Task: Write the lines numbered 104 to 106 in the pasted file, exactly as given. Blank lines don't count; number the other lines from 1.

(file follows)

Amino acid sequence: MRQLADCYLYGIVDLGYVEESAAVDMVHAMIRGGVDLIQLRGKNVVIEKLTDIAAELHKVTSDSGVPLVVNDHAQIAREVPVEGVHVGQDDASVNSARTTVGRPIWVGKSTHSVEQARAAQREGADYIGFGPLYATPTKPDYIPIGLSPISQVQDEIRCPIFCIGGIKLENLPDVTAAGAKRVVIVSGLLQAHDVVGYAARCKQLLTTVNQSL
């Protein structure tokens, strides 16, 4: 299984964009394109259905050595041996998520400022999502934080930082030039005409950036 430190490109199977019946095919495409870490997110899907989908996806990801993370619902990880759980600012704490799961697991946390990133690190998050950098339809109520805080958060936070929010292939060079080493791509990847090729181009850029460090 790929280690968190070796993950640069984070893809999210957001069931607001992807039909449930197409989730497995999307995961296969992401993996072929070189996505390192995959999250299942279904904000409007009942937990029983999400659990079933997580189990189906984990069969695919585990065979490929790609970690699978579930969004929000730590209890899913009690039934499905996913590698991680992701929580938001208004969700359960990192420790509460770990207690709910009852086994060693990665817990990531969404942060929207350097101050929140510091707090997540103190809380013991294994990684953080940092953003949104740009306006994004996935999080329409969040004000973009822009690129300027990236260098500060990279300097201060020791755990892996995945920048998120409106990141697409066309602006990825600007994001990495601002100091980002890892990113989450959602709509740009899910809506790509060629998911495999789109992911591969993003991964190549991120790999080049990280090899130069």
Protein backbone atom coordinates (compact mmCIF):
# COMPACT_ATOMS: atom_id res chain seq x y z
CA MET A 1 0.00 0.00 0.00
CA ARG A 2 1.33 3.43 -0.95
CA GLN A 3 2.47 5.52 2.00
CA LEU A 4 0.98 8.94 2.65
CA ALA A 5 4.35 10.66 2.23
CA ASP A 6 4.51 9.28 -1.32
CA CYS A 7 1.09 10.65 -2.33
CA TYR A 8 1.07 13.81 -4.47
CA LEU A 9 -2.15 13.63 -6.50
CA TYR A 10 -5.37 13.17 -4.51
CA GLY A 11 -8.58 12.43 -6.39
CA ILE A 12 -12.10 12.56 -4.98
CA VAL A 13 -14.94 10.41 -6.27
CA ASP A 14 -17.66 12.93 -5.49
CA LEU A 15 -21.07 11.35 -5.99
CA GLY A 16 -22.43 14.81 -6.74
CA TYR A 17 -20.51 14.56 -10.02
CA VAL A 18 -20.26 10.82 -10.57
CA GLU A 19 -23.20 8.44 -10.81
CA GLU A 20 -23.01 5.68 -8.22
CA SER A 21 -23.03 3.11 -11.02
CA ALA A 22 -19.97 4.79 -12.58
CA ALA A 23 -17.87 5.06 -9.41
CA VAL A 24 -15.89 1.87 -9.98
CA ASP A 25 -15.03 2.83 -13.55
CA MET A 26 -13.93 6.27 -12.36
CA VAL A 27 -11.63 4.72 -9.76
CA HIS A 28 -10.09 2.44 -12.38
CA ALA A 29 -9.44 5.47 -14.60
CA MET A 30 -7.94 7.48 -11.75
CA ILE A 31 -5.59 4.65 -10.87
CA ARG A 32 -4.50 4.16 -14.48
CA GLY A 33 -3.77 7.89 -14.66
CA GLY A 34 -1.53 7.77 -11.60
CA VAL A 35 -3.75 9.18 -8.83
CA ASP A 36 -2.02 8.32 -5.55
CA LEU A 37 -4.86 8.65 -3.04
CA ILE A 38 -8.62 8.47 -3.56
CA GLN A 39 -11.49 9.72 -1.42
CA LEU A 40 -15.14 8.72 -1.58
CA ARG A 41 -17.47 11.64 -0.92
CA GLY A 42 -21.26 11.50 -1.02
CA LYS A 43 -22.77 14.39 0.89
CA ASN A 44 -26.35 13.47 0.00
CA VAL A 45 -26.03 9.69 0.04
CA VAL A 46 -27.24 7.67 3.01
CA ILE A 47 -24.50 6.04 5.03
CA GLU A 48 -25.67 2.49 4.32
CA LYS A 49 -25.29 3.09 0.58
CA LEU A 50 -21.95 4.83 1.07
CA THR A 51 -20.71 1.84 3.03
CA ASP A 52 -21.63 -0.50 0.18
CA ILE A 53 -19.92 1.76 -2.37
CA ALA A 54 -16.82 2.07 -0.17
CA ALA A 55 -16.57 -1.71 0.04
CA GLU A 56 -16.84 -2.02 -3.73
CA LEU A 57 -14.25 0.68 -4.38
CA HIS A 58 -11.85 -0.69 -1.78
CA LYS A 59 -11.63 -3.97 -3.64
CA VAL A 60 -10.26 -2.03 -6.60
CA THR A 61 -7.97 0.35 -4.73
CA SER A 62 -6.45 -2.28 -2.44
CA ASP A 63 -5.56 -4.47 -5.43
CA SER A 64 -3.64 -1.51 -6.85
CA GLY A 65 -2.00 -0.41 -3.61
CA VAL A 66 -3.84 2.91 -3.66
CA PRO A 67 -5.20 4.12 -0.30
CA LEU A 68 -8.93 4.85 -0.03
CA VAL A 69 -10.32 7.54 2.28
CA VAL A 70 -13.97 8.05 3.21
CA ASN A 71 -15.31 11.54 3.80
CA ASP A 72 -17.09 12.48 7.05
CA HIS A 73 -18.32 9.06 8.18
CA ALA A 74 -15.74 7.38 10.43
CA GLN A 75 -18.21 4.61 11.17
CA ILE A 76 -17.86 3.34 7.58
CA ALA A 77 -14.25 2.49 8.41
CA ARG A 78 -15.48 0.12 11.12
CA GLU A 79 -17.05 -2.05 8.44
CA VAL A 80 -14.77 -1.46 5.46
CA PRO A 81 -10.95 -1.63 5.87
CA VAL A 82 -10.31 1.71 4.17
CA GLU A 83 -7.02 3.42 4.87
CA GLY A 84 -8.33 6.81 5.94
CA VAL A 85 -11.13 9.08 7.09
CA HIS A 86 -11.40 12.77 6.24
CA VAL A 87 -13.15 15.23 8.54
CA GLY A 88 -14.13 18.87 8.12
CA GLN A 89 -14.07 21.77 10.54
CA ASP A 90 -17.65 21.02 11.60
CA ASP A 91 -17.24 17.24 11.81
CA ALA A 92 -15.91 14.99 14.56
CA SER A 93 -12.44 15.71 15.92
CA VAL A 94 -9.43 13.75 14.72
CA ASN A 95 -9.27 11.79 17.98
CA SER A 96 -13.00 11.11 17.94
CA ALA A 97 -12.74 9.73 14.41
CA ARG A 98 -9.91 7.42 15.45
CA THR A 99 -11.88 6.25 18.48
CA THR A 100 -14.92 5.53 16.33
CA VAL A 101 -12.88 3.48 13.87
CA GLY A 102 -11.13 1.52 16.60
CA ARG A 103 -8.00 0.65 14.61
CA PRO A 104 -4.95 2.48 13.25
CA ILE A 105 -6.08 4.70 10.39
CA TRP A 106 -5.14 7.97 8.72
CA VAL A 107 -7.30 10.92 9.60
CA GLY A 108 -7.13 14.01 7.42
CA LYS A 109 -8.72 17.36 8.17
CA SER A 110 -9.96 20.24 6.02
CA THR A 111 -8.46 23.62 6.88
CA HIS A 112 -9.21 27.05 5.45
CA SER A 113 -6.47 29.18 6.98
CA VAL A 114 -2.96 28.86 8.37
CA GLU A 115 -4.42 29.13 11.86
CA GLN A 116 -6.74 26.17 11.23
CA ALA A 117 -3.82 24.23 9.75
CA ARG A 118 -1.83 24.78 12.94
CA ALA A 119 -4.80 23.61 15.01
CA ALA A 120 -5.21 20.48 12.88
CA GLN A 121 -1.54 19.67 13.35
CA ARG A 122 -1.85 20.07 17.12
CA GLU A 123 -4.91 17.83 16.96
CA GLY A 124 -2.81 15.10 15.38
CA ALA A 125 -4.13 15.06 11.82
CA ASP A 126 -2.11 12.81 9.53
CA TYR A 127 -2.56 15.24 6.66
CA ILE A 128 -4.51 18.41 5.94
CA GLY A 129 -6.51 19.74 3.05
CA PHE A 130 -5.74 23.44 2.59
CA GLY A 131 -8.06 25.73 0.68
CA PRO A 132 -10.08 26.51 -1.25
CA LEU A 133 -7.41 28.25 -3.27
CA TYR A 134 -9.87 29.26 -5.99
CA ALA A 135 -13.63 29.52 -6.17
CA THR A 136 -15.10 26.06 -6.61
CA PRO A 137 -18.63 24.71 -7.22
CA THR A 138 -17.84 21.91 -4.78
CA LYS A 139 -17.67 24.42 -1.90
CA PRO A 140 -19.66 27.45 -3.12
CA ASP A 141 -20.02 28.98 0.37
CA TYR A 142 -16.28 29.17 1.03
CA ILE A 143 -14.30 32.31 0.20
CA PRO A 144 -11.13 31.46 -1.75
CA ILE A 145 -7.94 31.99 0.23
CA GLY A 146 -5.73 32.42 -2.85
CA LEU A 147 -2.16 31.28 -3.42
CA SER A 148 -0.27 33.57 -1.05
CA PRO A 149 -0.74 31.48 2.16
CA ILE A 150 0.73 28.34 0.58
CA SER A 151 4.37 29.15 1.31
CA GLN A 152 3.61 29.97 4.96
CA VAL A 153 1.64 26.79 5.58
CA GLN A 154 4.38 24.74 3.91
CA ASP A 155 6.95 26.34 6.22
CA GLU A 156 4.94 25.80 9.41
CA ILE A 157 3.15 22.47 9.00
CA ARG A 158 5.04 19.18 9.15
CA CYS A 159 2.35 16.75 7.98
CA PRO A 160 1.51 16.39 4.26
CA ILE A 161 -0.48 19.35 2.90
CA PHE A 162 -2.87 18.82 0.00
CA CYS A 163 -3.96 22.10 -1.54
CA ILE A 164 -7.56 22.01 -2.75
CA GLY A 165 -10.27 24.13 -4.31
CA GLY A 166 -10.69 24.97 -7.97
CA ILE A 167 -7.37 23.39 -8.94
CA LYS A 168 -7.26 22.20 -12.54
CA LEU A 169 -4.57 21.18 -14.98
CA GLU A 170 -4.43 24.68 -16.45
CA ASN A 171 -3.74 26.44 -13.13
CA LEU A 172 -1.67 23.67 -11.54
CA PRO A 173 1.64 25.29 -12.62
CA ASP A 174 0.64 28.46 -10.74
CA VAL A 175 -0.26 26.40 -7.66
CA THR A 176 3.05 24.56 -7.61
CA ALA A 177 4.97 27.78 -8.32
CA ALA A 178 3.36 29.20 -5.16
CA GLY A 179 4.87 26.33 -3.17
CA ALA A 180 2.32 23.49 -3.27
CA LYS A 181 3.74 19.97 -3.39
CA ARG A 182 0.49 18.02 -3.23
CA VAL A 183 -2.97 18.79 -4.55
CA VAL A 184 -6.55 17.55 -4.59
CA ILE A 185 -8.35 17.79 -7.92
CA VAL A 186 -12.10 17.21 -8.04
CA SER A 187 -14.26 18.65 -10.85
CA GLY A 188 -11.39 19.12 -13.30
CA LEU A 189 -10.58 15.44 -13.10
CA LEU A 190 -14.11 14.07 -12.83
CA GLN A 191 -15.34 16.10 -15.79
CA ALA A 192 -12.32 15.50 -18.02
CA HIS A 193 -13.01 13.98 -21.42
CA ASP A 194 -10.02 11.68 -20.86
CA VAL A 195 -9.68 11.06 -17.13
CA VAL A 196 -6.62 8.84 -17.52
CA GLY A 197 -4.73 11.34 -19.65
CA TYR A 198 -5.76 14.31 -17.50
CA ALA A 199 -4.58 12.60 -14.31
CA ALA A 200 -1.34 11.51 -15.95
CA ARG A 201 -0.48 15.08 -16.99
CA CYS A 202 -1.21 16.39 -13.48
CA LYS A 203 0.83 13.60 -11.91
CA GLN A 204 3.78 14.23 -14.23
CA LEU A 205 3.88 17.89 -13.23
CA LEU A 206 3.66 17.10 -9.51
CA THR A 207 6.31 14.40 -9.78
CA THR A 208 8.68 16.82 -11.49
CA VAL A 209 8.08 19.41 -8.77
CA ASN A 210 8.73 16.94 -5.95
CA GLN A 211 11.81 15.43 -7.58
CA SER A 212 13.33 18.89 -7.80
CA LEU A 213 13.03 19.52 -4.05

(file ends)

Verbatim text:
CA THR A 100 -14.92 5.53 16.33
CA VAL A 101 -12.88 3.48 13.87
CA GLY A 102 -11.13 1.52 16.60